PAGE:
New research from the University of
Southampton has identified how changes in the cell membrane play a
pivotal role in how the Hepatitis C virus replicates.
By understanding this process, the researchers hope to
investigate how to prevent the changes and potentially develop
therapeutic drugs to combat the Hepatitis C virus (HCV), which infects
an estimated 170 million people globally.
When HCV infects a cell it uses one of its proteins, NS4B, to form a
lipid-rich structure called the 'membranous web'. This structure
contains 'reaction centres', where the virus can replicate protected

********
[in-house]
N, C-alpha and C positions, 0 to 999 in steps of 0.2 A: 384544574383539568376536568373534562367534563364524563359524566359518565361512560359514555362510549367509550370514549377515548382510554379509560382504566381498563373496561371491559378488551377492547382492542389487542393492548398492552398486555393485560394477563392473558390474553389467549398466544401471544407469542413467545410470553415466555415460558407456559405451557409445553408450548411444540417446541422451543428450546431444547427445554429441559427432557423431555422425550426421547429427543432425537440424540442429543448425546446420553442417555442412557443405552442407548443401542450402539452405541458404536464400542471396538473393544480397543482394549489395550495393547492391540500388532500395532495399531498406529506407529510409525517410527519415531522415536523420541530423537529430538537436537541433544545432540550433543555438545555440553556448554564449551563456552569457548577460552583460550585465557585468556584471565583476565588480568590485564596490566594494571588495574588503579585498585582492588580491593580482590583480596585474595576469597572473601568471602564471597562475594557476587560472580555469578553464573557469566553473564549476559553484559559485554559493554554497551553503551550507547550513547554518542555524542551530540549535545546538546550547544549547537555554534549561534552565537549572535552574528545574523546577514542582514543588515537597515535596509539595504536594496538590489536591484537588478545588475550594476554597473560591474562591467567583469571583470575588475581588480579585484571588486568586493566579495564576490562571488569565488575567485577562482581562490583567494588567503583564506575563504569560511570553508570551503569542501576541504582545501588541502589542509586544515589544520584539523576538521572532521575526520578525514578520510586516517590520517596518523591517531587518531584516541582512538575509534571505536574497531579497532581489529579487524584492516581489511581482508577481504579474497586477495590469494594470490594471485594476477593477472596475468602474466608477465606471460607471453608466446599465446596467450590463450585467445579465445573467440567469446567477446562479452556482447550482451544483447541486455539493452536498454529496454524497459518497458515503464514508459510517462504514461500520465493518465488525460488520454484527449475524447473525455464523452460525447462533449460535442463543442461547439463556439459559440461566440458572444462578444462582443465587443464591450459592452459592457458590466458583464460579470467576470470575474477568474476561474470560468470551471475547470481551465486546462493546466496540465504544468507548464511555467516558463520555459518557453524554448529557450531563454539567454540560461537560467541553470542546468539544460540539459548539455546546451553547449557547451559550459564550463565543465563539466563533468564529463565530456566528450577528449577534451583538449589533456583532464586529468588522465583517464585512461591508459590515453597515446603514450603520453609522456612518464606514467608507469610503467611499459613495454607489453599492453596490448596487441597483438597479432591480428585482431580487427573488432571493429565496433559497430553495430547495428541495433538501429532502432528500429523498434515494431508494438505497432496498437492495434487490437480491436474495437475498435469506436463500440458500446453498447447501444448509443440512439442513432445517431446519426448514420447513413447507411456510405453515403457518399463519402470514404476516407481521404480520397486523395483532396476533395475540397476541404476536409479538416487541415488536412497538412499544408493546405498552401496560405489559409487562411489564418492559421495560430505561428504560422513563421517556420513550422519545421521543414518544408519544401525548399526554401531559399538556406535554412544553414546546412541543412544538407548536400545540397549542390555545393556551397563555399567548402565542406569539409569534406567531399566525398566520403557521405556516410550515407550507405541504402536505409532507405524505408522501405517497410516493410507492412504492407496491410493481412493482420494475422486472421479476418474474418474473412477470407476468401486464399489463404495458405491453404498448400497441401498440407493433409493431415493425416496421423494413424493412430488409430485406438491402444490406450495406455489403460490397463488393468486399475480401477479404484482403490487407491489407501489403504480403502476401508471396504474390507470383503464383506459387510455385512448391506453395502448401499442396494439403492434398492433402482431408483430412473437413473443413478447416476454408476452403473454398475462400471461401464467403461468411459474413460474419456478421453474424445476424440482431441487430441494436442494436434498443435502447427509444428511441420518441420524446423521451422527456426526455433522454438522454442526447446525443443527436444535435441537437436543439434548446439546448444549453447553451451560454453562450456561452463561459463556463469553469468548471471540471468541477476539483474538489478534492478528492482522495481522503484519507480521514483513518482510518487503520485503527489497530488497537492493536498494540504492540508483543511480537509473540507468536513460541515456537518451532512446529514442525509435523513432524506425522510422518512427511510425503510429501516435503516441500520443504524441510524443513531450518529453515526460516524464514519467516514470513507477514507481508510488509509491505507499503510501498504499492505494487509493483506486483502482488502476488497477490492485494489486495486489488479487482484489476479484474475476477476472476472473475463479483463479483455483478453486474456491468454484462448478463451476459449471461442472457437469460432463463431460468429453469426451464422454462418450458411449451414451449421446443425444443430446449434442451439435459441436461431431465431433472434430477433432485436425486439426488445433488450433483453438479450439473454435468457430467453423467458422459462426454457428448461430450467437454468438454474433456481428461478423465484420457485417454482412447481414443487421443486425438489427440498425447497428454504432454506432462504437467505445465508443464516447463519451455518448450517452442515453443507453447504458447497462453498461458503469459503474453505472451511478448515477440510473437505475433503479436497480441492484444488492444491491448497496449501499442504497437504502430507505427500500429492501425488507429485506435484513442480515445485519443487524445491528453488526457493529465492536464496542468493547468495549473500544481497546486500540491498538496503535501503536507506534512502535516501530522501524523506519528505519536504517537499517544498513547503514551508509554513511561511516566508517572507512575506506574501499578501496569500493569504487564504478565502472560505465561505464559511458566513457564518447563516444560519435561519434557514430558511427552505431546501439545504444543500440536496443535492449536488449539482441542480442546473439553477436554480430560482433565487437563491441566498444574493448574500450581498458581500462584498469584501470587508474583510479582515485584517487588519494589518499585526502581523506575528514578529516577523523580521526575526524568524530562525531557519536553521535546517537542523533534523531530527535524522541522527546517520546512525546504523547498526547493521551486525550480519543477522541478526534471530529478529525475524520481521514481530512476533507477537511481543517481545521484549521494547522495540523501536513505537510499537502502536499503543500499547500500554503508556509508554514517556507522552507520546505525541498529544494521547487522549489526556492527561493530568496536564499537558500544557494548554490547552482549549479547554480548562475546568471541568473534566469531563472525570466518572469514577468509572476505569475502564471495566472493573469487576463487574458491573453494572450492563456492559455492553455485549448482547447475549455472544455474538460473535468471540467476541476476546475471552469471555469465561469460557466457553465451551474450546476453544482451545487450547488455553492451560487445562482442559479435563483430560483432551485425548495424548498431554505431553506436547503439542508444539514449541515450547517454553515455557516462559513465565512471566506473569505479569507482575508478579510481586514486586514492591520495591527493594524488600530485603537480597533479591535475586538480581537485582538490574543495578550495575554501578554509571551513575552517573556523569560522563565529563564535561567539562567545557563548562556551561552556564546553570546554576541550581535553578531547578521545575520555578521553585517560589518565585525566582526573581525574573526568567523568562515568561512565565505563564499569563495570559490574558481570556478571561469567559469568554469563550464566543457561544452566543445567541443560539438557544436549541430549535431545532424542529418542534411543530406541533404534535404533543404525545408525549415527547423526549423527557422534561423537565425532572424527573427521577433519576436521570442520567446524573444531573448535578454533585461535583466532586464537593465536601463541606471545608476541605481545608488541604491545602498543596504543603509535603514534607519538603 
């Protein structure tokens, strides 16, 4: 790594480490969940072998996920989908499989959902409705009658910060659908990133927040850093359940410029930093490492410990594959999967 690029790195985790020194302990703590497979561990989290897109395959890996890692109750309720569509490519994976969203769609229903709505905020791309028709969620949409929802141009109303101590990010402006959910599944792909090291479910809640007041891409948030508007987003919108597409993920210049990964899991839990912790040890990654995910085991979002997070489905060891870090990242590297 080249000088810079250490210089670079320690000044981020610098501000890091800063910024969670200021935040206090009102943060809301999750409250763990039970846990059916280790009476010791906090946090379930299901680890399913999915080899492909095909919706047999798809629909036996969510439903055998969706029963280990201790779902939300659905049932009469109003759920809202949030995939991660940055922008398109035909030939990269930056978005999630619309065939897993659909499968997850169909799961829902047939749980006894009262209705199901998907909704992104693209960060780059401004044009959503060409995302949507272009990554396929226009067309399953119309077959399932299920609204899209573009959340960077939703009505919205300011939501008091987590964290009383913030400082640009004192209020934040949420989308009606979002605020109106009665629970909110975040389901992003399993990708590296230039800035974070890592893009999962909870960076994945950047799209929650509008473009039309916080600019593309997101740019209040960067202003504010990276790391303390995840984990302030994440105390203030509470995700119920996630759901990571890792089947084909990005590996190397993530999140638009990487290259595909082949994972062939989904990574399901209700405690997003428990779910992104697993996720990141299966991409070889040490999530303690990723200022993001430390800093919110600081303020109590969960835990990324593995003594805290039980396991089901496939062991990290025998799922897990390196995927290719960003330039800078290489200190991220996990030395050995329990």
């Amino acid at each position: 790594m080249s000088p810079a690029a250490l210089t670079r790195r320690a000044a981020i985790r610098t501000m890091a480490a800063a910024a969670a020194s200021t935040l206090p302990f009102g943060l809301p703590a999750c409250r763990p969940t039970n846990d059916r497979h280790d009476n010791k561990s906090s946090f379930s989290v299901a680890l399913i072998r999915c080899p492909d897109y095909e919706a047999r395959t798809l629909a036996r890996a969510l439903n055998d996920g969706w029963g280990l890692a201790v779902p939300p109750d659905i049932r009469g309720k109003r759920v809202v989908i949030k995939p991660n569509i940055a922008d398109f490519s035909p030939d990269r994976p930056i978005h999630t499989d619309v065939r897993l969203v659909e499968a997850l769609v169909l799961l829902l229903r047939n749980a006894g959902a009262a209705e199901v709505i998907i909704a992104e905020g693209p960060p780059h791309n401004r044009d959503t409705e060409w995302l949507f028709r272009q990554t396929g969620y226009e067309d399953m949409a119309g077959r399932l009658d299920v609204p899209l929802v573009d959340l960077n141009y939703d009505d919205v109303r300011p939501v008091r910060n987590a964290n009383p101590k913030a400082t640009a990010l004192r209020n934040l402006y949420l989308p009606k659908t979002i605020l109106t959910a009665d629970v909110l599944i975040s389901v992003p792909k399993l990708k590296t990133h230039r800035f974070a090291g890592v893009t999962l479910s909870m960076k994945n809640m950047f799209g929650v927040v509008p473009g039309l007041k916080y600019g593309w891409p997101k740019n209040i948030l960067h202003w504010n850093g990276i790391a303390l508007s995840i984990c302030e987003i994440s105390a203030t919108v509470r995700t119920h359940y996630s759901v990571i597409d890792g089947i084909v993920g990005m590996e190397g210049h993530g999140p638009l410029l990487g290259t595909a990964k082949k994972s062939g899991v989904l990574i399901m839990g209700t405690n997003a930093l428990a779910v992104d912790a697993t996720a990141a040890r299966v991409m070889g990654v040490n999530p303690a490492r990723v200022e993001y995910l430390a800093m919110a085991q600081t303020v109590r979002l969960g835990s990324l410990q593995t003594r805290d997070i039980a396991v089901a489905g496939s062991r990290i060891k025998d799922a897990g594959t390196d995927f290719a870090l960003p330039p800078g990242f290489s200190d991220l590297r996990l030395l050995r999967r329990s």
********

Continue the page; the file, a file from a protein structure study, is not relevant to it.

from the host cell's antivirus defences.
"Interaction between the NS4B amphipathic helix, AH2, and charged lipid
headgroups alters membrane morphology and AH2 oligomeric
state—Implications for the Hepatitis C virus life cycle," Biochimica et Biophysica Acta (BBA) - Biomembranes, Volume 1848, Issue 8, August 2015, Pages 1671-1677, ISSN 0005-2736, dx.doi.org/10.1016/j.bbamem.2015.04.015
Read more at: http://phys.org/news/2015-05-scientists-crucial-hepatitis-virus-replicating.html#jCp
Labels: NS4B amphipathic helix, Research and Discoveries